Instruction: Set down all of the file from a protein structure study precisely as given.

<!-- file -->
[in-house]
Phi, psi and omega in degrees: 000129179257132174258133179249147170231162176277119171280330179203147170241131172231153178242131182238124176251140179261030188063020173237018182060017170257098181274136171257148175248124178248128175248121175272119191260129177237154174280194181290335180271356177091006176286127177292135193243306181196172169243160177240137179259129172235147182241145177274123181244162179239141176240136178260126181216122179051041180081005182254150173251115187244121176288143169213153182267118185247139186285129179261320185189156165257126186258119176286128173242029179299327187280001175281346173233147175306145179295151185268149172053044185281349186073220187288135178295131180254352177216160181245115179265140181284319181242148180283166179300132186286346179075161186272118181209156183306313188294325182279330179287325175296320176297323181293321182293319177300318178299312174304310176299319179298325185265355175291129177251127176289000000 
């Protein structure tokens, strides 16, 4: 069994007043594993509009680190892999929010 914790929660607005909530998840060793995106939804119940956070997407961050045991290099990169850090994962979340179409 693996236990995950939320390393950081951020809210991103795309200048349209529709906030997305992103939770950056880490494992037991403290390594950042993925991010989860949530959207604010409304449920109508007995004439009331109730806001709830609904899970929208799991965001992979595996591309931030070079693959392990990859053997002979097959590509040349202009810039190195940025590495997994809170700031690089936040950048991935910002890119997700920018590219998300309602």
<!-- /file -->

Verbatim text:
[in-house]
Phi, psi and omega in degrees: 000129179257132174258133179249147170231162176277119171280330179203147170241131172231153178242131182238124176251140179261030188063020173237018182060017170257098181274136171257148175248124178248128175248121175272119191260129177237154174280194181290335180271356177091006176286127177292135193243306181196172169243160177240137179259129172235147182241145177274123181244162179239141176240136178260126181216122179051041180081005182254150173251115187244121176288143169213153182267118185247139186285129179261320185189156165257126186258119176286128173242029179299327187280001175281346173233147175306145179295151185268149172053044185281349186073220187288135178295131180254352177216160181245115179265140181284319181242148180283166179300132186286346179075161186272118181209156183306313188294325182279330179287325175296320176297323181293321182293319177300318178299312174304310176299319179298325185265355175291129177251127176289000000 
């Protein structure tokens, strides 16, 4: 069994007043594993509009680190892999929010 914790929660607005909530998840060793995106939804119940956070997407961050045991290099990169850090994962979340179409 693996236990995950939320390393950081951020809210991103795309200048349209529709906030997305992103939770950056880490494992037991403290390594950042993925991010989860949530959207604010409304449920109508007995004439009331109730806001709830609904899970929208799991965001992979595996591309931030070079693959392990990859053997002979097959590509040349202009810039190195940025590495997994809170700031690089936040950048991935910002890119997700920018590219998300309602």